Wednesday, 1 April 2015

per dexter, checky and fesse or worth 1000


Though we have already established that the arcane language of heraldry was constructed and preserved so as to transmit the design of emblems, devices and coats-of-arms accurately without necessitating drawing the whole pattern all over again, I am enjoying immensely looking through a pretty comprehensive handbook of heraldic design, researched and illustrated by one Hubert Allcock—who does not share his family’s crest. The above about not wasting time, ink and tincture on reproduction being true, the book’s one drawback is that it is rendered in black and white sketches, so one needs to colour by number.
 And maybe that’s the point, pouring over the descriptions and exacting terminology, I can remember how when I was young, I’d often return to the reference section of the school library and look through an encyclopedia of symbols with the objective of increasing the vocabulary of my own secret, coded short-hard. Now, I am finding myself just as enchanted with the descriptive words.
Maybe we ought to adopt the same naming-conventions when it comes to tagging the photos we share. Eagle, displayed—or spread-eagle.  Deer, at gaze—looking straight at the viewer, like a deer in headlights. Other common charges (poses) include caboshed or erased, headed with nothing else visible, rampant or segréant, standing on its hindlegs rather than statant or on all fours, addorsed is back to back and regarding is eye to eye.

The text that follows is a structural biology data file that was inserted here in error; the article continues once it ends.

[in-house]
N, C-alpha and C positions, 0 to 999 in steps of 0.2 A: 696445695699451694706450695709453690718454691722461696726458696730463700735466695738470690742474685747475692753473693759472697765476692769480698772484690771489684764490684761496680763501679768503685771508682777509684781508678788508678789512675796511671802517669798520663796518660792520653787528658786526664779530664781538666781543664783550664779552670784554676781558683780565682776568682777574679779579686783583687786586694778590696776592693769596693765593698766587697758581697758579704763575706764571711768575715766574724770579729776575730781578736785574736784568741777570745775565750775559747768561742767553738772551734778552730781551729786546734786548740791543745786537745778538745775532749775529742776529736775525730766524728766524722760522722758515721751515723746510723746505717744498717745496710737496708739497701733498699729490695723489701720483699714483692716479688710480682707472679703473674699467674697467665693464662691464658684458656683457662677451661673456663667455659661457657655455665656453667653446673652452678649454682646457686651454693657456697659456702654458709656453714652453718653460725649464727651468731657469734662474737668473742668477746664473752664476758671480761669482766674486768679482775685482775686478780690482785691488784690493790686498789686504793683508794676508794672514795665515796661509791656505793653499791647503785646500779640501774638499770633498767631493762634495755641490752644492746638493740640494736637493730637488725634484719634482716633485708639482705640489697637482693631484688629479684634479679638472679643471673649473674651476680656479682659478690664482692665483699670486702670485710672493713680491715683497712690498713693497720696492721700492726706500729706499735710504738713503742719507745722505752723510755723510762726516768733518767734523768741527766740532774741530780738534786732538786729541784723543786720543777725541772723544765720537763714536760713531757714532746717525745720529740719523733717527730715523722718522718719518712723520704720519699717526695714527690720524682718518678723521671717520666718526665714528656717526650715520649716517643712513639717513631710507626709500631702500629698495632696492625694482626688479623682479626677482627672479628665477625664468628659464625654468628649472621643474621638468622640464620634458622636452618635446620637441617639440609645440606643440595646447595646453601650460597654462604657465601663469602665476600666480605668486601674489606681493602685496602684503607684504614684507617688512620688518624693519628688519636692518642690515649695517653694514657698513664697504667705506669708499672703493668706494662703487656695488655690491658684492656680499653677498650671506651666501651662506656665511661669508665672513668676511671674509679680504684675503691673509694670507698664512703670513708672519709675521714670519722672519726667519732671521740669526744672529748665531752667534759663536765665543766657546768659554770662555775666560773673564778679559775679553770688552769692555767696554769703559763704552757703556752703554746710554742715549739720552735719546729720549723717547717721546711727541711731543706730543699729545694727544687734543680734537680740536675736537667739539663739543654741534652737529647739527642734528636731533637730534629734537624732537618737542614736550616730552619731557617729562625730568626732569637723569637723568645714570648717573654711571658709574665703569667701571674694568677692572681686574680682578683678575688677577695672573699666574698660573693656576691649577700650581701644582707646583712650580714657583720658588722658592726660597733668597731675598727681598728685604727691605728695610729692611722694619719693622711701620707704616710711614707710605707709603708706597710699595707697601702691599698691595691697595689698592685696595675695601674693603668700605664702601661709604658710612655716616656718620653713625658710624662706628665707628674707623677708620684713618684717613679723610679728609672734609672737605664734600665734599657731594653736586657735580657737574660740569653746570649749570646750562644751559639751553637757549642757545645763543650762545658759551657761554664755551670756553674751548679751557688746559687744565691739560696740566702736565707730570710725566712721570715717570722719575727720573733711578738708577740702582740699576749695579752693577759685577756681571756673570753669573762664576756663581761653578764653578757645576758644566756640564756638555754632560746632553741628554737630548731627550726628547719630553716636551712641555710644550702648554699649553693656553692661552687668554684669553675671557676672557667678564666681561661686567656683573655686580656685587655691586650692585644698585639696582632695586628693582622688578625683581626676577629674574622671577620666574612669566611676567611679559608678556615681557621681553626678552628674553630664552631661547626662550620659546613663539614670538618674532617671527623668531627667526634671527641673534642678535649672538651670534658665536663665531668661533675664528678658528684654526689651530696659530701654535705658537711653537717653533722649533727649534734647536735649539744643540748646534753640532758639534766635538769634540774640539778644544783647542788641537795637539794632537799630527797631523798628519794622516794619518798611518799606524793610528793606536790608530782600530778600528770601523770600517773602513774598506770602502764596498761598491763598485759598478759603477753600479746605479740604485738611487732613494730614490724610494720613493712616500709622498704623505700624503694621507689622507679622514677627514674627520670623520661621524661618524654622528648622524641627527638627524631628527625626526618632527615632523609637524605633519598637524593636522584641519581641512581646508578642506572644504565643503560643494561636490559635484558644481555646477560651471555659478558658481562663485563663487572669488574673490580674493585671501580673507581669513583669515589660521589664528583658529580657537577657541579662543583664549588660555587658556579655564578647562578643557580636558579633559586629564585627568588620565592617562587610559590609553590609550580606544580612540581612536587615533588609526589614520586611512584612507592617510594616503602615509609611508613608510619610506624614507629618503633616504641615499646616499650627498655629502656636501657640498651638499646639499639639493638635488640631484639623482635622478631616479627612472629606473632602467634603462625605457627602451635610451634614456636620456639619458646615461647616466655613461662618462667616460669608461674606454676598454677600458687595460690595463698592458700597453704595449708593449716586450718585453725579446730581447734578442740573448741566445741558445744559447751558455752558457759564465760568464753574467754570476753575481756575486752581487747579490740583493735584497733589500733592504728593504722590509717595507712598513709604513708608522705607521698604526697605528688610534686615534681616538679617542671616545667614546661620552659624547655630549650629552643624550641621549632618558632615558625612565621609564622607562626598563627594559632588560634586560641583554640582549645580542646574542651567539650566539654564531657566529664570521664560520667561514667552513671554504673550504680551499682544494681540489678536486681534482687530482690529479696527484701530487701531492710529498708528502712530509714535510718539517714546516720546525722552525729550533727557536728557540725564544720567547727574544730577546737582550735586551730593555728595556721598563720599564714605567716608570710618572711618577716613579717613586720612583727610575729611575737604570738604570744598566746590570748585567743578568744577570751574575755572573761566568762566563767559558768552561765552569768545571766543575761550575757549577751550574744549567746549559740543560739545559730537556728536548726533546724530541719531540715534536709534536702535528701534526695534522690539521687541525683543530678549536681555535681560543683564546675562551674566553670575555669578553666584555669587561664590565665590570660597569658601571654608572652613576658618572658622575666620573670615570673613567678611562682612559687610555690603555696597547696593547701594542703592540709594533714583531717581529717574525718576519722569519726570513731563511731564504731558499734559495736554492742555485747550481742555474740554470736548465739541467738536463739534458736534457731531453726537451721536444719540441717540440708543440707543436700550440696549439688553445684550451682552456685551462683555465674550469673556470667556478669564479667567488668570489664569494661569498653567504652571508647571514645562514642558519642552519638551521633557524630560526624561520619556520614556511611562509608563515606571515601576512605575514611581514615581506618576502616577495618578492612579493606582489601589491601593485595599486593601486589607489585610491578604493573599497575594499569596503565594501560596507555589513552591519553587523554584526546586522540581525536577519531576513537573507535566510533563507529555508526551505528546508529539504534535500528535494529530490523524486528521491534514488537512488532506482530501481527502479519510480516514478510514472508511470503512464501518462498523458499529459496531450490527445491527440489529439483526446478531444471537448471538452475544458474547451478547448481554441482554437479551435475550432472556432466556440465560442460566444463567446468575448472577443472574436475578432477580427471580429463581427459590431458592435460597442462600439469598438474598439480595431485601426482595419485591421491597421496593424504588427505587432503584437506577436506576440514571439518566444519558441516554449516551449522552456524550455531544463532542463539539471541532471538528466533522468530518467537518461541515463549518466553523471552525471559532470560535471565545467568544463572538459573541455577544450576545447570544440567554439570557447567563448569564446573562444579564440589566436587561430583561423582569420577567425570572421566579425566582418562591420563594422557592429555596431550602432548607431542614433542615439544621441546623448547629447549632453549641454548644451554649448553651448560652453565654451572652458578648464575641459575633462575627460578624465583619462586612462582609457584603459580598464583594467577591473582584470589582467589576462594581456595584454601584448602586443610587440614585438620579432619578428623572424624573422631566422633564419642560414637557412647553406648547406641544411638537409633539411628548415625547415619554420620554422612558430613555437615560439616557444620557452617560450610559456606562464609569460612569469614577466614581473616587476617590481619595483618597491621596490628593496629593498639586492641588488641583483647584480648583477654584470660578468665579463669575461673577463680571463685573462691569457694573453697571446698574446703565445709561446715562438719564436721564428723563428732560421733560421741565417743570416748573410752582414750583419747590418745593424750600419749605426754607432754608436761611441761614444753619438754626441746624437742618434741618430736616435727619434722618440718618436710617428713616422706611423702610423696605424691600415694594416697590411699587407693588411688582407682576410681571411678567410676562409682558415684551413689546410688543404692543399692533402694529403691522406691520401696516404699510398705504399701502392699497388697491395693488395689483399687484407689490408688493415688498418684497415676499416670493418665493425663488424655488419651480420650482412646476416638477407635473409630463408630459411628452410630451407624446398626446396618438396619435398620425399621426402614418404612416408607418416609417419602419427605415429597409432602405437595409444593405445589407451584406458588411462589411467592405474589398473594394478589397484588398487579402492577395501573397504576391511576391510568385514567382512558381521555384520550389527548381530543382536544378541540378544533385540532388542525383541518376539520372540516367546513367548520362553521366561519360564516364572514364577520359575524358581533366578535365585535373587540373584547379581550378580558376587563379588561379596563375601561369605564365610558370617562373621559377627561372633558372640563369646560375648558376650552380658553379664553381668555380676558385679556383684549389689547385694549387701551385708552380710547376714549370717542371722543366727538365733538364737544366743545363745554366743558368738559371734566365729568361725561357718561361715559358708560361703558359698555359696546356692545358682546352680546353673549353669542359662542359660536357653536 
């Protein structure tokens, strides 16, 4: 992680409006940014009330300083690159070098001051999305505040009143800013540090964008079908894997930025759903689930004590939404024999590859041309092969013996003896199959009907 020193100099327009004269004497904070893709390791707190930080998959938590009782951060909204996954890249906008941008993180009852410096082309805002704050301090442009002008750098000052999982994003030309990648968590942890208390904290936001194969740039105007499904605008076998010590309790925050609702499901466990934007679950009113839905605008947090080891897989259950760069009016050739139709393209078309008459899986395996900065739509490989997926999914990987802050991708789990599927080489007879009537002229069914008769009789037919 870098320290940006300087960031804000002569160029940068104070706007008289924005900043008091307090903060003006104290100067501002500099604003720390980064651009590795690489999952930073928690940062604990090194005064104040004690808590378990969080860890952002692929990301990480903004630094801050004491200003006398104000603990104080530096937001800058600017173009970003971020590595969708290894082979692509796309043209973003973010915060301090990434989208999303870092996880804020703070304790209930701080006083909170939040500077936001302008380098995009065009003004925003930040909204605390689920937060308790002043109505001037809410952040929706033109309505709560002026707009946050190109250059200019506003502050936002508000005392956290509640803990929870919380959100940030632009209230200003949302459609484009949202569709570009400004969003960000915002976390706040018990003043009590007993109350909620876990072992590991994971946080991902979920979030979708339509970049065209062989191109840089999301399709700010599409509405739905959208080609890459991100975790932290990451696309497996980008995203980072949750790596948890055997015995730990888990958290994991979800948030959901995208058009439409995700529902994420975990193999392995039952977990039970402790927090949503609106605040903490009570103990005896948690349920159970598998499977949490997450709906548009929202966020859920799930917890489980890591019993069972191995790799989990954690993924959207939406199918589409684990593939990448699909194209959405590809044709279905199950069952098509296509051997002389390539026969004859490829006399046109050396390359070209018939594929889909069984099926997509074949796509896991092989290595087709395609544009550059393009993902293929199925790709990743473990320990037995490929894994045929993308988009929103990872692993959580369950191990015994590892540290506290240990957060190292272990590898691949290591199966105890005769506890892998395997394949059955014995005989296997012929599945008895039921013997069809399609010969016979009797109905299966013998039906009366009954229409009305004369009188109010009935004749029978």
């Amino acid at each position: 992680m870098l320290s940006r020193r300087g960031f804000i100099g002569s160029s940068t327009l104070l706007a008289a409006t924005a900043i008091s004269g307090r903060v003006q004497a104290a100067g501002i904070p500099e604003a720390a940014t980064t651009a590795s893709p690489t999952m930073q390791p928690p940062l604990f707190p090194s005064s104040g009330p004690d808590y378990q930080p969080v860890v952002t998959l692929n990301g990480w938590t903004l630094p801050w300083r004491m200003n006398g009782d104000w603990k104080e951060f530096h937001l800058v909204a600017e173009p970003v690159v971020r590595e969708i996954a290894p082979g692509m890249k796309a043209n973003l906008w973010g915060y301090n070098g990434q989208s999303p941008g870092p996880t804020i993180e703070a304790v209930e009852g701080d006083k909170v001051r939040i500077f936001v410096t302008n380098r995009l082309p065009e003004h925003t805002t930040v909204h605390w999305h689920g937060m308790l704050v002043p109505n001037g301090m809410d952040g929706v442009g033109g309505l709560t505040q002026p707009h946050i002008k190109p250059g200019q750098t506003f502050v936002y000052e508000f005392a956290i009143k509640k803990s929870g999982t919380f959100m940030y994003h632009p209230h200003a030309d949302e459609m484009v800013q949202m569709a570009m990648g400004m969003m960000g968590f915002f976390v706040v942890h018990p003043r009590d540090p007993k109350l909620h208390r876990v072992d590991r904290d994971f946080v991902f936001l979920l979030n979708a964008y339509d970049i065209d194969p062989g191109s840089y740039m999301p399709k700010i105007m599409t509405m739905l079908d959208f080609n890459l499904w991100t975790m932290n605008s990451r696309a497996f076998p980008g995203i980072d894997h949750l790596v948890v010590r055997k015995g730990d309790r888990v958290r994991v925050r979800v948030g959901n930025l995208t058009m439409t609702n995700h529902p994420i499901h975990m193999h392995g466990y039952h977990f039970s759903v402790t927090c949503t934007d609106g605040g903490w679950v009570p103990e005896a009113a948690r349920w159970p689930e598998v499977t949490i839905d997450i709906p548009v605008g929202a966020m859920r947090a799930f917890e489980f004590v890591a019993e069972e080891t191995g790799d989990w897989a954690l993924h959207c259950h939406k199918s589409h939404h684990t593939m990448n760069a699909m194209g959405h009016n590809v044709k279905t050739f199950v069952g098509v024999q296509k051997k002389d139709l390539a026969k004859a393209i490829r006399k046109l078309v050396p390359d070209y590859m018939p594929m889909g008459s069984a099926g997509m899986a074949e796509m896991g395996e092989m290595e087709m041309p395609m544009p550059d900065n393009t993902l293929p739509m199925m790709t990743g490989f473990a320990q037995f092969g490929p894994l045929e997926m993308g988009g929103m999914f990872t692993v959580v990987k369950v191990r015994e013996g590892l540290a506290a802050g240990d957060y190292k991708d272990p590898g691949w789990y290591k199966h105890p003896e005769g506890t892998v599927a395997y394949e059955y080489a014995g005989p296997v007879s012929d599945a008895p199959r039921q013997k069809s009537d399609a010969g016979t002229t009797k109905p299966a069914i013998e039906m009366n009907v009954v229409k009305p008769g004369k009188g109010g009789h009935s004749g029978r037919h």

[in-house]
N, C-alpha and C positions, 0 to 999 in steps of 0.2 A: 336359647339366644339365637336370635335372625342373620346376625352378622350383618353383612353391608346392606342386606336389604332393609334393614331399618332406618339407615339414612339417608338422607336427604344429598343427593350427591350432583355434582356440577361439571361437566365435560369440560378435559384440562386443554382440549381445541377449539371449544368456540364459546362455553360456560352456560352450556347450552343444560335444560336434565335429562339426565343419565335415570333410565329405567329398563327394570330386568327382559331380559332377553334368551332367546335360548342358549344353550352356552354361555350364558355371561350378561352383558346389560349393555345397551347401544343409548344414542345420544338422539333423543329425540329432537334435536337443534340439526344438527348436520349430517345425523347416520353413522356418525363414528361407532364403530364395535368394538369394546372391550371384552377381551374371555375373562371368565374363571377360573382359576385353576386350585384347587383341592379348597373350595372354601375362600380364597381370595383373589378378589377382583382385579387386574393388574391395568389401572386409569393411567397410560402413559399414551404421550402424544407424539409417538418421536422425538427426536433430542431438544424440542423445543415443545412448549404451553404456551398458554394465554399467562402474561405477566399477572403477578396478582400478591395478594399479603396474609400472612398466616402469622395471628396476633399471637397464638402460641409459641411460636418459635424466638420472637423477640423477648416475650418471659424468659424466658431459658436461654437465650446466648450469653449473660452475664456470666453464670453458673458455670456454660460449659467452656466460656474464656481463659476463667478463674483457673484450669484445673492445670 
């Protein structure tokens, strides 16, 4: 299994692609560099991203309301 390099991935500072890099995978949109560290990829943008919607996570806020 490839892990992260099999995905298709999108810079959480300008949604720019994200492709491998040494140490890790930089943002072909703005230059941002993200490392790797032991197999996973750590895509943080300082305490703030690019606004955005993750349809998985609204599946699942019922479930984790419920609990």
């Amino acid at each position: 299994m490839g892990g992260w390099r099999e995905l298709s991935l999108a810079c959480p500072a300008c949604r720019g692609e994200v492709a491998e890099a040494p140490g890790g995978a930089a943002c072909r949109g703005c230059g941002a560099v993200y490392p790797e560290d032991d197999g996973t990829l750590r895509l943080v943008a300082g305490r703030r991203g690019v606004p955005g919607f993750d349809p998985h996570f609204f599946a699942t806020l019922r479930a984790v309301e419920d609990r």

Blazonry—that is the background composition of the shield is told in even more fantastic ways. Figure 21 is instructed as Paly of six, argent and sable (silver and black), a fesse counter-charged. 34 is Lozengy, argent and azure. 42 is patterned as Gyronny of eight, or (gold) and azure. 47 is per pily barwise, reversed pall (white) and azure. Of course, every design in this retinue was chosen to impart specific and readily recognisable virtues of its standard-bearer and the symbolism is nearly itself inscrutable.